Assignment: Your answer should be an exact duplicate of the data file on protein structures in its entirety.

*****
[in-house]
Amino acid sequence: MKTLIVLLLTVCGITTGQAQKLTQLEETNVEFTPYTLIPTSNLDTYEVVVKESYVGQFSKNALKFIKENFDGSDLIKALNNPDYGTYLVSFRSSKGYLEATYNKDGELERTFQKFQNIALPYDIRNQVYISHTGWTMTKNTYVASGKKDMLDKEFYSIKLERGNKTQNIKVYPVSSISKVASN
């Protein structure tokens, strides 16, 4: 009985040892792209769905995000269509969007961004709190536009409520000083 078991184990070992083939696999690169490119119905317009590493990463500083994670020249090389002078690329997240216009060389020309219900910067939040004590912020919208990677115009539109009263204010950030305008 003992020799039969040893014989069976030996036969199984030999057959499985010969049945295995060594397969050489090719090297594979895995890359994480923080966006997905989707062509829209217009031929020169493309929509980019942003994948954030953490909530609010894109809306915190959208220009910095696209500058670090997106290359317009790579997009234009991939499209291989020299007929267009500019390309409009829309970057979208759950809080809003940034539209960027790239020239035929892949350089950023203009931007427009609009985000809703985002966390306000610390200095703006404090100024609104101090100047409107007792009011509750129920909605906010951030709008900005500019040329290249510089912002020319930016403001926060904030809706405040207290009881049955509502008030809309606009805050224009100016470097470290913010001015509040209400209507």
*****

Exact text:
[in-house]
Amino acid sequence: MKTLIVLLLTVCGITTGQAQKLTQLEETNVEFTPYTLIPTSNLDTYEVVVKESYVGQFSKNALKFIKENFDGSDLIKALNNPDYGTYLVSFRSSKGYLEATYNKDGELERTFQKFQNIALPYDIRNQVYISHTGWTMTKNTYVASGKKDMLDKEFYSIKLERGNKTQNIKVYPVSSISKVASN
């Protein structure tokens, strides 16, 4: 009985040892792209769905995000269509969007961004709190536009409520000083 078991184990070992083939696999690169490119119905317009590493990463500083994670020249090389002078690329997240216009060389020309219900910067939040004590912020919208990677115009539109009263204010950030305008 003992020799039969040893014989069976030996036969199984030999057959499985010969049945295995060594397969050489090719090297594979895995890359994480923080966006997905989707062509829209217009031929020169493309929509980019942003994948954030953490909530609010894109809306915190959208220009910095696209500058670090997106290359317009790579997009234009991939499209291989020299007929267009500019390309409009829309970057979208759950809080809003940034539209960027790239020239035929892949350089950023203009931007427009609009985000809703985002966390306000610390200095703006404090100024609104101090100047409107007792009011509750129920909605906010951030709008900005500019040329290249510089912002020319930016403001926060904030809706405040207290009881049955509502008030809309606009805050224009100016470097470290913010001015509040209400209507």